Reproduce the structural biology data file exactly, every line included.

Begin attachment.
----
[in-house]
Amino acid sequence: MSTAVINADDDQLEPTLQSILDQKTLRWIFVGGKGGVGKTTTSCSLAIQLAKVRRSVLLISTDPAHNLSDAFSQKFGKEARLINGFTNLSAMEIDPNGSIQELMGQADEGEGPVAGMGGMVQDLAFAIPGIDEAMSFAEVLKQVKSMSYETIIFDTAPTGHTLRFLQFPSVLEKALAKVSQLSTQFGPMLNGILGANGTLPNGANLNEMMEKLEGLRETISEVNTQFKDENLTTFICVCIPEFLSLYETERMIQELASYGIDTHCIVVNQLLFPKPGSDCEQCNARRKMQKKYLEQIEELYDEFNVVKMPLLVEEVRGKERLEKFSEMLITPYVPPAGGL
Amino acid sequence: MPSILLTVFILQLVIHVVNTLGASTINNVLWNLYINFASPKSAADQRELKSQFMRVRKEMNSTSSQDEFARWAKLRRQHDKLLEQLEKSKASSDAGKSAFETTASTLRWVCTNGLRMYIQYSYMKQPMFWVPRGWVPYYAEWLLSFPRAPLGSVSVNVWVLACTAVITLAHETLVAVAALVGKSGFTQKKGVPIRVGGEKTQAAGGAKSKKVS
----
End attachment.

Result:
[in-house]
Amino acid sequence: MSTAVINADDDQLEPTLQSILDQKTLRWIFVGGKGGVGKTTTSCSLAIQLAKVRRSVLLISTDPAHNLSDAFSQKFGKEARLINGFTNLSAMEIDPNGSIQELMGQADEGEGPVAGMGGMVQDLAFAIPGIDEAMSFAEVLKQVKSMSYETIIFDTAPTGHTLRFLQFPSVLEKALAKVSQLSTQFGPMLNGILGANGTLPNGANLNEMMEKLEGLRETISEVNTQFKDENLTTFICVCIPEFLSLYETERMIQELASYGIDTHCIVVNQLLFPKPGSDCEQCNARRKMQKKYLEQIEELYDEFNVVKMPLLVEEVRGKERLEKFSEMLITPYVPPAGGL
Amino acid sequence: MPSILLTVFILQLVIHVVNTLGASTINNVLWNLYINFASPKSAADQRELKSQFMRVRKEMNSTSSQDEFARWAKLRRQHDKLLEQLEKSKASSDAGKSAFETTASTLRWVCTNGLRMYIQYSYMKQPMFWVPRGWVPYYAEWLLSFPRAPLGSVSVNVWVLACTAVITLAHETLVAVAALVGKSGFTQKKGVPIRVGGEKTQAAGGAKSKKVS